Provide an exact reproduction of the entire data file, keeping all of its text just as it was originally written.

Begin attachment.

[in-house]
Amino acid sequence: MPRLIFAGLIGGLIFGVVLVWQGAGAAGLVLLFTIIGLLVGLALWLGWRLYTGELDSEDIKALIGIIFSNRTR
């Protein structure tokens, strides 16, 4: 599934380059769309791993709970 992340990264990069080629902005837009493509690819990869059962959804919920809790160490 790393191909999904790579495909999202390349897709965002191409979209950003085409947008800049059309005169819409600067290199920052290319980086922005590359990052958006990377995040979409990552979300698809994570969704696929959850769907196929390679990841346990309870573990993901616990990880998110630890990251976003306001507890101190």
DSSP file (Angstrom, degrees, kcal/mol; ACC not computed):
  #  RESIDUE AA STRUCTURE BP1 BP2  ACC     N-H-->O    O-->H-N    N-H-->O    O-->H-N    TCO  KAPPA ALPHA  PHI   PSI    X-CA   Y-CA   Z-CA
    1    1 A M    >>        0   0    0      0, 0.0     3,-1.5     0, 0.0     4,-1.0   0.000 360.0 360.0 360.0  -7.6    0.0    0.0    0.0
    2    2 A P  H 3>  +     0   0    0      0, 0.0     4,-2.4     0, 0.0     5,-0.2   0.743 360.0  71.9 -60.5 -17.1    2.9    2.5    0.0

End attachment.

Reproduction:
[in-house]
Amino acid sequence: MPRLIFAGLIGGLIFGVVLVWQGAGAAGLVLLFTIIGLLVGLALWLGWRLYTGELDSEDIKALIGIIFSNRTR
């Protein structure tokens, strides 16, 4: 599934380059769309791993709970 992340990264990069080629902005837009493509690819990869059962959804919920809790160490 790393191909999904790579495909999202390349897709965002191409979209950003085409947008800049059309005169819409600067290199920052290319980086922005590359990052958006990377995040979409990552979300698809994570969704696929959850769907196929390679990841346990309870573990993901616990990880998110630890990251976003306001507890101190």
DSSP file (Angstrom, degrees, kcal/mol; ACC not computed):
  #  RESIDUE AA STRUCTURE BP1 BP2  ACC     N-H-->O    O-->H-N    N-H-->O    O-->H-N    TCO  KAPPA ALPHA  PHI   PSI    X-CA   Y-CA   Z-CA
    1    1 A M    >>        0   0    0      0, 0.0     3,-1.5     0, 0.0     4,-1.0   0.000 360.0 360.0 360.0  -7.6    0.0    0.0    0.0
    2    2 A P  H 3>  +     0   0    0      0, 0.0     4,-2.4     0, 0.0     5,-0.2   0.743 360.0  71.9 -60.5 -17.1    2.9    2.5    0.0